What is concerning for us now, due to the extended lockdown and move to Level 4 lockdown status, is the effect on smaller businesses in our shopping centres as well as our office rentals. We are pleased that clothing, hardware stores, and fast food retailers can start operating under strict conditions, however, the biggest concern for us is the smaller businesses such as internet cafés or hair salons – those businesses that are labour intensive – as they are hamstrung. They do not have access to the relief programmes offered by the government and the banking sector and we hope that this changes soon.
Theledi: In my view, there will be opportunities for the property sector, especially when infrastructure programmes are rolled out by the government; when that happens and the economy begins to recover, we can see the property sector begin to recover.
There are already opportunities in the residential property space, for instance some properties are being converted into isolation and quarantine centres. However, opportunities in the commercial property sector are not forthcoming at this stage.
We are hoping that when the economy picks up and begins to function again, as more numbers come into the economic cycle, that the property development and management sector can gain some ground.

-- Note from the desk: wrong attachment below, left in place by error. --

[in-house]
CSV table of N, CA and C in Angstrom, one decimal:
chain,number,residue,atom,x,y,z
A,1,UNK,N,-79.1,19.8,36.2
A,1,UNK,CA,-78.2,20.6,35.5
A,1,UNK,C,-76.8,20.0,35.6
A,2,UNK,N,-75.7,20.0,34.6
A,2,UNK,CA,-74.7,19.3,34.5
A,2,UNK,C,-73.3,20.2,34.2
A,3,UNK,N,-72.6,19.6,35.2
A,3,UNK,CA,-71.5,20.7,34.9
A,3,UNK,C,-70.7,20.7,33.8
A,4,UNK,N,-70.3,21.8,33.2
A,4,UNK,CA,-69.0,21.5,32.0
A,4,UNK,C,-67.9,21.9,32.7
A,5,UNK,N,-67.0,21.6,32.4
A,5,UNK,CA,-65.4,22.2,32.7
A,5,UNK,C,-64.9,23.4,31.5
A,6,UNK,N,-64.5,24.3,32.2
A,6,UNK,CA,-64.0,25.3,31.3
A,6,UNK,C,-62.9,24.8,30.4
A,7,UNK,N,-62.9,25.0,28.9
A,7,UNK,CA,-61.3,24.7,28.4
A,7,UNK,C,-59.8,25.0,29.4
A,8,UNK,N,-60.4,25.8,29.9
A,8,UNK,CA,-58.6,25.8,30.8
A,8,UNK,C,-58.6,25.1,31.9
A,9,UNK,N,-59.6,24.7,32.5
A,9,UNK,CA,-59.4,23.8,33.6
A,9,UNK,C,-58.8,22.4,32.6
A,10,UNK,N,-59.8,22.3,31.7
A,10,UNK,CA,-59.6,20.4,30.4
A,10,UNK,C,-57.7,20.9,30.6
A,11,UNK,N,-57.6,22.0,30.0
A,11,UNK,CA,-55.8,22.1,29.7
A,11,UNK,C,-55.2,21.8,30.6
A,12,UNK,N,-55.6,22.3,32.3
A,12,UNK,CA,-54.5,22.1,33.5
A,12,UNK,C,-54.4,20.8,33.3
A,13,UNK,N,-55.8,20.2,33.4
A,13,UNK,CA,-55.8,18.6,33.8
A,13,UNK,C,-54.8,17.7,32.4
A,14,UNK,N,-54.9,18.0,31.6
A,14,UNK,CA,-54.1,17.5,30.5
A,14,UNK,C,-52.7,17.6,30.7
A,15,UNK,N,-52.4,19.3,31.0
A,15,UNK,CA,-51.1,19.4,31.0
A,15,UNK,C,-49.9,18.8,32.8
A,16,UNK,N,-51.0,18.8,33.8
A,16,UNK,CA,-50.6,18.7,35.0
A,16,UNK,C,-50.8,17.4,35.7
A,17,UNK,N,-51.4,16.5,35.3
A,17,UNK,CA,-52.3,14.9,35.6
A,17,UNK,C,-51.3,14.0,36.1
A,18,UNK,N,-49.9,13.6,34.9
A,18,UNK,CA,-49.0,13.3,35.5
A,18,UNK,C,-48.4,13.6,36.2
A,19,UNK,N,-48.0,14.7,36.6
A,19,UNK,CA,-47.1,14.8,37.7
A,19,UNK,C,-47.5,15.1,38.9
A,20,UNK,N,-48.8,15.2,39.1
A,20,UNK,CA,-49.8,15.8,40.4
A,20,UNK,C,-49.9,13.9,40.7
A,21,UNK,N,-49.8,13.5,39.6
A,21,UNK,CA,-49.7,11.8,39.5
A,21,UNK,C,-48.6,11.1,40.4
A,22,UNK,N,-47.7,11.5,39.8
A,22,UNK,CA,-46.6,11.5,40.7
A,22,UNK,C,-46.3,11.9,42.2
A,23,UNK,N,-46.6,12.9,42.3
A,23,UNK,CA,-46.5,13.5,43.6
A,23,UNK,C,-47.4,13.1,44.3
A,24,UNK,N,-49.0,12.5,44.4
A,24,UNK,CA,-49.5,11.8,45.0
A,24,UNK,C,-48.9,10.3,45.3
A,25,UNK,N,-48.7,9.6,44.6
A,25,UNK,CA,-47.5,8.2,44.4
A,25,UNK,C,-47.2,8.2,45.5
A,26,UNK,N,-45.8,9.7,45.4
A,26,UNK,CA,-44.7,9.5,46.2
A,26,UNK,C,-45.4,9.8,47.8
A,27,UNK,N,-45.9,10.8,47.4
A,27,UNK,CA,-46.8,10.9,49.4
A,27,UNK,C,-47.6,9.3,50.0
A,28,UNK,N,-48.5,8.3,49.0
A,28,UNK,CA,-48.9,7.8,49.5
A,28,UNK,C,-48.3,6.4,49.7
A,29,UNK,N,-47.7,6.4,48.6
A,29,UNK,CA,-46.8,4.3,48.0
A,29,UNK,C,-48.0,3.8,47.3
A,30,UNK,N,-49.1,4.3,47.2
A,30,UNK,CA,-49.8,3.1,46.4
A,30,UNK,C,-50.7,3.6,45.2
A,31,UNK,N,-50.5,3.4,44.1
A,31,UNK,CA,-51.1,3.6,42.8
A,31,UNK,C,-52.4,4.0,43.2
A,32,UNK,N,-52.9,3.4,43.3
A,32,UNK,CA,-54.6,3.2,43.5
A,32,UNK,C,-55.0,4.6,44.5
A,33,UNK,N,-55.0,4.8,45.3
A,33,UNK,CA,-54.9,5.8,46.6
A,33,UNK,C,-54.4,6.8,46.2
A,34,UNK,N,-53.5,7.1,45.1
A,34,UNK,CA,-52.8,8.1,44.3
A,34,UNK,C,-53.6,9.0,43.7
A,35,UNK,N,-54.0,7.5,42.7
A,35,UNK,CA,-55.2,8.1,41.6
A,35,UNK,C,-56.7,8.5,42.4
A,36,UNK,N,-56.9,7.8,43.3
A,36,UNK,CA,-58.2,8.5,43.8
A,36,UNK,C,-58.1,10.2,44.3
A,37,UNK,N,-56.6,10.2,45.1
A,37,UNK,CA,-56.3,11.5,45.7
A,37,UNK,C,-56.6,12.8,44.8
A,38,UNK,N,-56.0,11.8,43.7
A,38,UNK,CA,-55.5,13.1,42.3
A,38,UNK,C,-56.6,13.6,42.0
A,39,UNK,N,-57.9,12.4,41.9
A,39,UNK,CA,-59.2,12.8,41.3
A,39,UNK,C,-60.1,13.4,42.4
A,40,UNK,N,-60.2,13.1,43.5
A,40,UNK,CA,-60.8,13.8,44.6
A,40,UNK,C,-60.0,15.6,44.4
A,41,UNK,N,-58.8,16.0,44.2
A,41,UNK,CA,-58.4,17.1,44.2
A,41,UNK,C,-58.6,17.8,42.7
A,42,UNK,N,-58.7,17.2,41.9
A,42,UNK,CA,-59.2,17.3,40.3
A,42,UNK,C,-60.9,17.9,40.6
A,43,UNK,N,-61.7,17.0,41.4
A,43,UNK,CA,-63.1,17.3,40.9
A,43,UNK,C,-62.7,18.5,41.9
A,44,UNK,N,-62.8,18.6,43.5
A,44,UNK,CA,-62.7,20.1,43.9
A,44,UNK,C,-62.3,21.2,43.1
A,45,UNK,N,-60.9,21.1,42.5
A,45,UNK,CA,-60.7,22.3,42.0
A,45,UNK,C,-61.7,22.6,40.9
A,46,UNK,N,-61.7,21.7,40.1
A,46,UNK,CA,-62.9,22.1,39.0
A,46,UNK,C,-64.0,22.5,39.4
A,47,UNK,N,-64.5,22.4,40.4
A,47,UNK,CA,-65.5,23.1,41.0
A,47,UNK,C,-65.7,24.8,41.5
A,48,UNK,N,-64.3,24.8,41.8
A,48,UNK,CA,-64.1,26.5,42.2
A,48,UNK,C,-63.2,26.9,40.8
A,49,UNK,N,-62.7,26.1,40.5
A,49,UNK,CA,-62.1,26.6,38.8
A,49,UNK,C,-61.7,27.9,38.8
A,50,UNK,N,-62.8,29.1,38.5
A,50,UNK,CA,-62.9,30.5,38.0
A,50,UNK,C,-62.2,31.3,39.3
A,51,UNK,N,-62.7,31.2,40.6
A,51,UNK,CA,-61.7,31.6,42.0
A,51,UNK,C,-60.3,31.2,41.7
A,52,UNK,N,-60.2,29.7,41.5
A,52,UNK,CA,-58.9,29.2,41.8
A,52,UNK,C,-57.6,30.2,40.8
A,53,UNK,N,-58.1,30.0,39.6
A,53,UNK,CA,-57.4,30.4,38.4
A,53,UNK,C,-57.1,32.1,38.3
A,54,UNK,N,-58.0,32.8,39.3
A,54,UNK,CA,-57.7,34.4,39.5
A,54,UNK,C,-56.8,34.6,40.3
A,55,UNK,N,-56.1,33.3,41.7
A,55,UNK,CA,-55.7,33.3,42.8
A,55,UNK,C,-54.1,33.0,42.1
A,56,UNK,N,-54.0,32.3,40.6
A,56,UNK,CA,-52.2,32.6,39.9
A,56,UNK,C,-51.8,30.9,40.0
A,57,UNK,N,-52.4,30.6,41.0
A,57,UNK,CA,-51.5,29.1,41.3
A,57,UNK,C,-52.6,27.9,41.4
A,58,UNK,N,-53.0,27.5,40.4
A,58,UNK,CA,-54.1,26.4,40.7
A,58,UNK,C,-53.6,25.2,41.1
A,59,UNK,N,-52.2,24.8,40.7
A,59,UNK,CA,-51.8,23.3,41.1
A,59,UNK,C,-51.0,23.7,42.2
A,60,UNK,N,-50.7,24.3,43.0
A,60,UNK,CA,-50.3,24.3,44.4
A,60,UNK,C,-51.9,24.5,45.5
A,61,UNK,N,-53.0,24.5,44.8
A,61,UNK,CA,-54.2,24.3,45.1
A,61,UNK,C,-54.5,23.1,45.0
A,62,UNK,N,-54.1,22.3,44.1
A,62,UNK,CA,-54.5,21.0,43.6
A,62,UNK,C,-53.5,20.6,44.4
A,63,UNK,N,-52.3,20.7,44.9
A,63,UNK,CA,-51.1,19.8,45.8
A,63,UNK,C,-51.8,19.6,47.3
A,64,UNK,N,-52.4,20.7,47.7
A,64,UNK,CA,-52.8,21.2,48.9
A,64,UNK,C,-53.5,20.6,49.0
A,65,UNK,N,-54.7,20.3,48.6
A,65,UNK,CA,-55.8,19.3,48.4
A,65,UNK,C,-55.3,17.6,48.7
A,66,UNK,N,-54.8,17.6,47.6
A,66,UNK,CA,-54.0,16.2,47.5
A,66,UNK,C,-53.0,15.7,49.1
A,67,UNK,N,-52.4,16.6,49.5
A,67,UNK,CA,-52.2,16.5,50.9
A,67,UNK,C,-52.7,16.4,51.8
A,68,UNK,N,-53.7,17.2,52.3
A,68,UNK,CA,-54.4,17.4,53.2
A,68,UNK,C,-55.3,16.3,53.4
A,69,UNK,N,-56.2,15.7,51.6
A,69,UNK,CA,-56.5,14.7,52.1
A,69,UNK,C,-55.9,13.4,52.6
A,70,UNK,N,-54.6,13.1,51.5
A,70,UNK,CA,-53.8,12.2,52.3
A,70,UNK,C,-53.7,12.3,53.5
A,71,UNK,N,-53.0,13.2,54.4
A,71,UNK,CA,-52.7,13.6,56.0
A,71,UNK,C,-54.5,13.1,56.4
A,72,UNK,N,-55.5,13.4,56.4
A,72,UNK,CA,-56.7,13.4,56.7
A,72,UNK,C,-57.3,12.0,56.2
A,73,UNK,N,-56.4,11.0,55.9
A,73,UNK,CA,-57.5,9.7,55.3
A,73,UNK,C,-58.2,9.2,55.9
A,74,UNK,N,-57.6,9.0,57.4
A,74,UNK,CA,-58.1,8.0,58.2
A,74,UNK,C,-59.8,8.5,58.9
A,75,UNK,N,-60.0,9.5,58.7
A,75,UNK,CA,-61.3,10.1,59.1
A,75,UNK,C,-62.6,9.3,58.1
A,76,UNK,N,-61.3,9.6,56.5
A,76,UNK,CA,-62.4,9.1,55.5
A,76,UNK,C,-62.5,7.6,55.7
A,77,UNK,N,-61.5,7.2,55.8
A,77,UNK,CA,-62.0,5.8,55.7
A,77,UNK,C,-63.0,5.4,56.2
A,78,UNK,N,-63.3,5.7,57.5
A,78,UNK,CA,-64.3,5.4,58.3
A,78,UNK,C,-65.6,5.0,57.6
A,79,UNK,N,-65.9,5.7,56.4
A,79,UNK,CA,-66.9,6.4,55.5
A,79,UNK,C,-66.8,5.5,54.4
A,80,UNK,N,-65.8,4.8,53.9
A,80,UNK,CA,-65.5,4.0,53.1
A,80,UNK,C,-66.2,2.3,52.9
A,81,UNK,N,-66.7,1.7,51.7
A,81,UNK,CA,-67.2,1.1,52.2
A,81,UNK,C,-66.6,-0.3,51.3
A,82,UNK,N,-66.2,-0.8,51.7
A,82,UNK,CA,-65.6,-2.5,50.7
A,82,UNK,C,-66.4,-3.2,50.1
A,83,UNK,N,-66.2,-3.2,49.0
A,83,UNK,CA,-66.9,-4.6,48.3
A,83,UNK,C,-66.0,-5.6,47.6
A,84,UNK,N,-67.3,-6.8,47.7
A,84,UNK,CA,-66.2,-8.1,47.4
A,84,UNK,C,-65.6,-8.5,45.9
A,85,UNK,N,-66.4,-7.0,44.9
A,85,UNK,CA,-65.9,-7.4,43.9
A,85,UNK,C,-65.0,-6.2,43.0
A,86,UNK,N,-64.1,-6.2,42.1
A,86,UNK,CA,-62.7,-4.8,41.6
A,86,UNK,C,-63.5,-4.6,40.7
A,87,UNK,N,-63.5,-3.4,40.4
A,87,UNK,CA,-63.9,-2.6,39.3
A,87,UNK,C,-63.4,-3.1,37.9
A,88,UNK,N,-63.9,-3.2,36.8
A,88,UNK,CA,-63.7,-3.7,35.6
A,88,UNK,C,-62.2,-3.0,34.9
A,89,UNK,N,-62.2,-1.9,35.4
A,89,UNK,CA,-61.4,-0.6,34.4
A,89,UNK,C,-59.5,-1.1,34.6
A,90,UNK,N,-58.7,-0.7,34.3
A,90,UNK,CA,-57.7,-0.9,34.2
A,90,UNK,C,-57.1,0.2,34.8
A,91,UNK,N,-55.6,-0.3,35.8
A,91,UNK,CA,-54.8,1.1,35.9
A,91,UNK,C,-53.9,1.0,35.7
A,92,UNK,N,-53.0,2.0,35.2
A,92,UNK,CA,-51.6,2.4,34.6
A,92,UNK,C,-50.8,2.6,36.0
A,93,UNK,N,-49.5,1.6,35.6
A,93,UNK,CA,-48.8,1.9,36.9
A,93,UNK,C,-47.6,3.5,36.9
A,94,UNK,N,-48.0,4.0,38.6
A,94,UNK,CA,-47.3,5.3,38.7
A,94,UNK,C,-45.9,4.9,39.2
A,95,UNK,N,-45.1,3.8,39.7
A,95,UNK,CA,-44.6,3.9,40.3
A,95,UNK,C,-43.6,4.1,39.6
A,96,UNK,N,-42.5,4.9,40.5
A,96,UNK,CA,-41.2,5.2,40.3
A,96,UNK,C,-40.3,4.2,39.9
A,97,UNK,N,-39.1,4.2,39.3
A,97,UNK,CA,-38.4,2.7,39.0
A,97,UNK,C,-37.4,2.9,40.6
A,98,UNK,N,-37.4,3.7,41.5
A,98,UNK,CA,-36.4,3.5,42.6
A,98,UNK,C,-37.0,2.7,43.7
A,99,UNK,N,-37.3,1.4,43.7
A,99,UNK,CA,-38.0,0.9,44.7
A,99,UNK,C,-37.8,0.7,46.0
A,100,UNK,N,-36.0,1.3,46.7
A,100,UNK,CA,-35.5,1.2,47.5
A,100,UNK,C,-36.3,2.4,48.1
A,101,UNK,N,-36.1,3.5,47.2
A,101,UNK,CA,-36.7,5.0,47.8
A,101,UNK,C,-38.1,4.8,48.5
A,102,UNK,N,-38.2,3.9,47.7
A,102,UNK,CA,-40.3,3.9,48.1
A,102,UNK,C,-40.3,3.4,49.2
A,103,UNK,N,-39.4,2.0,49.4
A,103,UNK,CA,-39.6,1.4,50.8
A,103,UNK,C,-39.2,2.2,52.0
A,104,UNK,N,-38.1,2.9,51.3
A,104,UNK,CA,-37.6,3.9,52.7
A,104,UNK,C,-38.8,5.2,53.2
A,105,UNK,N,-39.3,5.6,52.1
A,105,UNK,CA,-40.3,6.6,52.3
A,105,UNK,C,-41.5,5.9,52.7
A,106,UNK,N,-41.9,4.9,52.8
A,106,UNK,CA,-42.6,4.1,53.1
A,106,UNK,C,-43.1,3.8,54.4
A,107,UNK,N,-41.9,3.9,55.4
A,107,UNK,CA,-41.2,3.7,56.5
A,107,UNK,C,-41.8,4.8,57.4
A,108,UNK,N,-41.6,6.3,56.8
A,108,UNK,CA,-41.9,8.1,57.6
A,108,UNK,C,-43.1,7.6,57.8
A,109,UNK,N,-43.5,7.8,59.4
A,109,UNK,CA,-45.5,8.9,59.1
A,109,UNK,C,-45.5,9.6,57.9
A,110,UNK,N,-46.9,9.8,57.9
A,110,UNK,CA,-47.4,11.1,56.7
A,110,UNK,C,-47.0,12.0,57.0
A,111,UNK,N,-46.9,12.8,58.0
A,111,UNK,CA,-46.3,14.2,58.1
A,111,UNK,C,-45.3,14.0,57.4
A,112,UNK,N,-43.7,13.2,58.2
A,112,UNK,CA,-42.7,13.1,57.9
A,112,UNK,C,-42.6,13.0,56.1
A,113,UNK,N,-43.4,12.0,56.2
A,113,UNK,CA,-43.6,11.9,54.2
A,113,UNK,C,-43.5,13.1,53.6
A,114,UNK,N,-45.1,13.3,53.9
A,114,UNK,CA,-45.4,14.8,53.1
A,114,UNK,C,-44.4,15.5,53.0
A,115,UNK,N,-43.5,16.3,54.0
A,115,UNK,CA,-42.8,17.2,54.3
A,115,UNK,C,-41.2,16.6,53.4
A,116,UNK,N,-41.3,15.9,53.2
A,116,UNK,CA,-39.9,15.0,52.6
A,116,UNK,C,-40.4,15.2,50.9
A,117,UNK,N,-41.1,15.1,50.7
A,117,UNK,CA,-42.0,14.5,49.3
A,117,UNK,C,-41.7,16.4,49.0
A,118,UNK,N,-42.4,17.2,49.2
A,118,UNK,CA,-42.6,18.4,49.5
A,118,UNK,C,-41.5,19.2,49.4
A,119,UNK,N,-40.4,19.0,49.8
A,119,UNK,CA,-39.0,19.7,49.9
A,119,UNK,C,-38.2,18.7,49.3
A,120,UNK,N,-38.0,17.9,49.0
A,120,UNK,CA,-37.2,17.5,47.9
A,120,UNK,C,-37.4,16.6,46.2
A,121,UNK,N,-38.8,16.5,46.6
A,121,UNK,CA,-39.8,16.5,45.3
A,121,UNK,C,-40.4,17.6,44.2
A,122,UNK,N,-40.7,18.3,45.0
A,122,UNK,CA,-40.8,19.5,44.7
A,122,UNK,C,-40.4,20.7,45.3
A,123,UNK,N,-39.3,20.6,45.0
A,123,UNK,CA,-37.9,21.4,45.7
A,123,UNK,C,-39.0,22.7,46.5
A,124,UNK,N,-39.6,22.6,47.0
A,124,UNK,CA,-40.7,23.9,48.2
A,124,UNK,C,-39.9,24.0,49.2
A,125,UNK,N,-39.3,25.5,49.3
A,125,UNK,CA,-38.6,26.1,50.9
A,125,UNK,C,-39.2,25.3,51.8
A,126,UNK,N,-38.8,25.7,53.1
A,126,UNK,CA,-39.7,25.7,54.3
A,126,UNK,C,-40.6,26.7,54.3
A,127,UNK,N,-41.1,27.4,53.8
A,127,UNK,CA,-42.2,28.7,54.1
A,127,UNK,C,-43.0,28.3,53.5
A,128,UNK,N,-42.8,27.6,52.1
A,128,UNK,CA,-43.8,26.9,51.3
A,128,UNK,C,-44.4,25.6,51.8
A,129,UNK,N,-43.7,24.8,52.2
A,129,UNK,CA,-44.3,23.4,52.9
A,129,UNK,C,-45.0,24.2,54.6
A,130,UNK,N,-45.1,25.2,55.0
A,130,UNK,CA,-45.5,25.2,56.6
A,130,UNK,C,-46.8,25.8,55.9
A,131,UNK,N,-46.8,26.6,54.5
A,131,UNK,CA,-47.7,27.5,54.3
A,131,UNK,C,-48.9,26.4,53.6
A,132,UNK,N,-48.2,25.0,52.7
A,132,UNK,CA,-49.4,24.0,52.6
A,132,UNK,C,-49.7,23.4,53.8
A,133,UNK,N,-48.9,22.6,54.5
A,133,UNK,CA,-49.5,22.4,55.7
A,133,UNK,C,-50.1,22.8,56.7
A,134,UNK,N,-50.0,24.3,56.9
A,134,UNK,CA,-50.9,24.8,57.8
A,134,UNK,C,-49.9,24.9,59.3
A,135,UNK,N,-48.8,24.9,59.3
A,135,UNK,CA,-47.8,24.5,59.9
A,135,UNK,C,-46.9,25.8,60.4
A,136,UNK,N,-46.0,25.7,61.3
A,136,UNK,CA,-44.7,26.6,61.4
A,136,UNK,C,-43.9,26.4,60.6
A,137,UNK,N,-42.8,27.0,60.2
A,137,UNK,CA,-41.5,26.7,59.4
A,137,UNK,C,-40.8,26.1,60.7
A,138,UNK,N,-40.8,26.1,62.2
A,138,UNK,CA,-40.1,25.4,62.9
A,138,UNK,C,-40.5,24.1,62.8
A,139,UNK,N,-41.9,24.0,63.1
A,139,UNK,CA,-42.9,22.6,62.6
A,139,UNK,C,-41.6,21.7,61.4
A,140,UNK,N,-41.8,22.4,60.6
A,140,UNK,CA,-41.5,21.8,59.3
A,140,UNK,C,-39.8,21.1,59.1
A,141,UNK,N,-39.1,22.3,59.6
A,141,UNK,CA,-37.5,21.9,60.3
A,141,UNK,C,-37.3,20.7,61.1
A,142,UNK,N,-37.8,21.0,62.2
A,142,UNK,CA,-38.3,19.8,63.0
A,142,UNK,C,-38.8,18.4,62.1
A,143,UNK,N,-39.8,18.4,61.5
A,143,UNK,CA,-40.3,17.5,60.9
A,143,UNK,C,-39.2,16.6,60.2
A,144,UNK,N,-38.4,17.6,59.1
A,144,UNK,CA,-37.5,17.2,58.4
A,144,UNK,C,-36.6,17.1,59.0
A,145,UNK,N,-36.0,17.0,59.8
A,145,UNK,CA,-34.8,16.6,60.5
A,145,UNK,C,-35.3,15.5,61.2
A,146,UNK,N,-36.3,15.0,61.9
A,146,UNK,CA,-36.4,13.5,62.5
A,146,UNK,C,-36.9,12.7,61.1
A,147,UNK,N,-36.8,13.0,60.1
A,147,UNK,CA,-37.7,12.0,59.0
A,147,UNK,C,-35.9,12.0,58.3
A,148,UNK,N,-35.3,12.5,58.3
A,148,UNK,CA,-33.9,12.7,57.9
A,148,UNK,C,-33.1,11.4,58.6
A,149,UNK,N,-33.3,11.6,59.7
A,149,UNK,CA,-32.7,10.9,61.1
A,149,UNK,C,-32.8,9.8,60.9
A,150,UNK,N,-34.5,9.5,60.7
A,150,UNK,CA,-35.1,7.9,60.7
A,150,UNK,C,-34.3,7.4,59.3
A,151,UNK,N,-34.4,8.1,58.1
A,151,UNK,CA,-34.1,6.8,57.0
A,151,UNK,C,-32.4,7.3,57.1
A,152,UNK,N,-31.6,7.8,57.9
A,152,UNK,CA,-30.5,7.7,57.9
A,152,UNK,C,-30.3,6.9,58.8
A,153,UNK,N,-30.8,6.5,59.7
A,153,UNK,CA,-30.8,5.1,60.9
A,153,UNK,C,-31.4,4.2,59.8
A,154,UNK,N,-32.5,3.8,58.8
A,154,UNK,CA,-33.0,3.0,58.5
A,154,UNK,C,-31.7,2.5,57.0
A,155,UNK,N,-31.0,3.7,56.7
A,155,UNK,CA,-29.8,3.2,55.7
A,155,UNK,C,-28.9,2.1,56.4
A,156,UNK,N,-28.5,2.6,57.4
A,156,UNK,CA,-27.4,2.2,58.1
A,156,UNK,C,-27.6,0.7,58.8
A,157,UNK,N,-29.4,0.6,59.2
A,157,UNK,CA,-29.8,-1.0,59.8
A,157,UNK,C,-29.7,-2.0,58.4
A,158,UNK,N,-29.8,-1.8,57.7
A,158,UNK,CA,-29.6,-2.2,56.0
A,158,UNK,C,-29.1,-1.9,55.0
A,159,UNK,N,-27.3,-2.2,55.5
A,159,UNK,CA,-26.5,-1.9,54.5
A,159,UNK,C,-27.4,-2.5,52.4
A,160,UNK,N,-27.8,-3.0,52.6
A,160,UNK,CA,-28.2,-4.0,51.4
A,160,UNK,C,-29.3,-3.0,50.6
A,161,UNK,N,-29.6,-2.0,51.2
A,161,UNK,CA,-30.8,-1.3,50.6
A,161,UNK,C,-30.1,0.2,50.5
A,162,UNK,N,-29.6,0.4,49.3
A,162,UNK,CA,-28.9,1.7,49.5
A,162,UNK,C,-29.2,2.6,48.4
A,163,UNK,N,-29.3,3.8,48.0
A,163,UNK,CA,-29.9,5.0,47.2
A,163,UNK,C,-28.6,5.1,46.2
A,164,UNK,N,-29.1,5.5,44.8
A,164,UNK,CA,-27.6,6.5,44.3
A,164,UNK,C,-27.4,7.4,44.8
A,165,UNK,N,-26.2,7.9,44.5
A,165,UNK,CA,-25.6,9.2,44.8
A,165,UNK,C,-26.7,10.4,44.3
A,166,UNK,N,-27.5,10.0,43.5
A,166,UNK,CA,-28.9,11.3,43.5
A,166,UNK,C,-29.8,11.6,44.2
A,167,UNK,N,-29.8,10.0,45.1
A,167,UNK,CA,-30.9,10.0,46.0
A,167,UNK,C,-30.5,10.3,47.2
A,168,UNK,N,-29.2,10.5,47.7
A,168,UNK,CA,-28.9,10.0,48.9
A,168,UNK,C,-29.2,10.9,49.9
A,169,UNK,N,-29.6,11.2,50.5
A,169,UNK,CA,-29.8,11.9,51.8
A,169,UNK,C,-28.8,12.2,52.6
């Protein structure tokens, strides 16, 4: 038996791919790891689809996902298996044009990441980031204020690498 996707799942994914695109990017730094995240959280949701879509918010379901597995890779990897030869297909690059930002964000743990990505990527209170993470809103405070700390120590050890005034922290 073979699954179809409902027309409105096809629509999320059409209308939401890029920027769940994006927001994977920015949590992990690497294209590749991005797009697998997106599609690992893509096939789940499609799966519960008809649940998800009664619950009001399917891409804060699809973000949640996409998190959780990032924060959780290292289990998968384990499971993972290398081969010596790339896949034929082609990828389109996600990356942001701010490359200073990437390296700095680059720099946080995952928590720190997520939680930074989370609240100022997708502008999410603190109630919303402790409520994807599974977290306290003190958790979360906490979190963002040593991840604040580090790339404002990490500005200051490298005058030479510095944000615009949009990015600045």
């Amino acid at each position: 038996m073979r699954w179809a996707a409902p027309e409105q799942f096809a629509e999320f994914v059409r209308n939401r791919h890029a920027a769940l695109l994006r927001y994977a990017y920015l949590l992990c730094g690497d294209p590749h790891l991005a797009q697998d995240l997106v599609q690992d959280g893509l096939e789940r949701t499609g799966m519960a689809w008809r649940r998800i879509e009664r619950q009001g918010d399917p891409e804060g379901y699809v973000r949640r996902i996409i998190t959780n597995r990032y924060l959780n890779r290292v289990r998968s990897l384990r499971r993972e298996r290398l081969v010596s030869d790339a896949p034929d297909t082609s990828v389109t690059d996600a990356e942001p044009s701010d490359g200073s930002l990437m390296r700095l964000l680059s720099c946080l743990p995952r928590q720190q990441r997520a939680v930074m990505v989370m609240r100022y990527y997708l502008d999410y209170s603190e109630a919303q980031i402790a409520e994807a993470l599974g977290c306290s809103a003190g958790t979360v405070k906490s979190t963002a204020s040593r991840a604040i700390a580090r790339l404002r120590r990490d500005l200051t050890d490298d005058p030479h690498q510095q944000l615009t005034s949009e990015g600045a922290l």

Theledi: We have implemented all the HR guidelines in terms of Covid-19.
All our office staff are working from home and we continue to operate through virtual meetings and digital processes.
At our properties, we have laid out guidelines as prescribed by government for the property management teams who ensure security and cleaning services are operational at all shopping centres and business rental properties. All personnel have protective clothing and masks.
Our industry is only allowed to open at Level 2, so we will continue operating as we have until then.
Theledi: We have no issue with physical distancing as our employees are at home and we operate digitally. At our centres, all personnel are complying and we have not had any issues.
Theledi: On the positive side, I have learned a lot technologically. All our dealings are digital from meetings to digital signatures on documents to banking and communication through email. I am a pen and paper person so working virtually took some adjusting in the beginning, now I appreciate what technology can do for our business and lives.
I miss physical contact and the way we used to do things, there is so much value in meeting a person face-to-face. My work is largely about relationships, and it is strange to not be able to have a coffee with someone. I hope to get back to normal soon.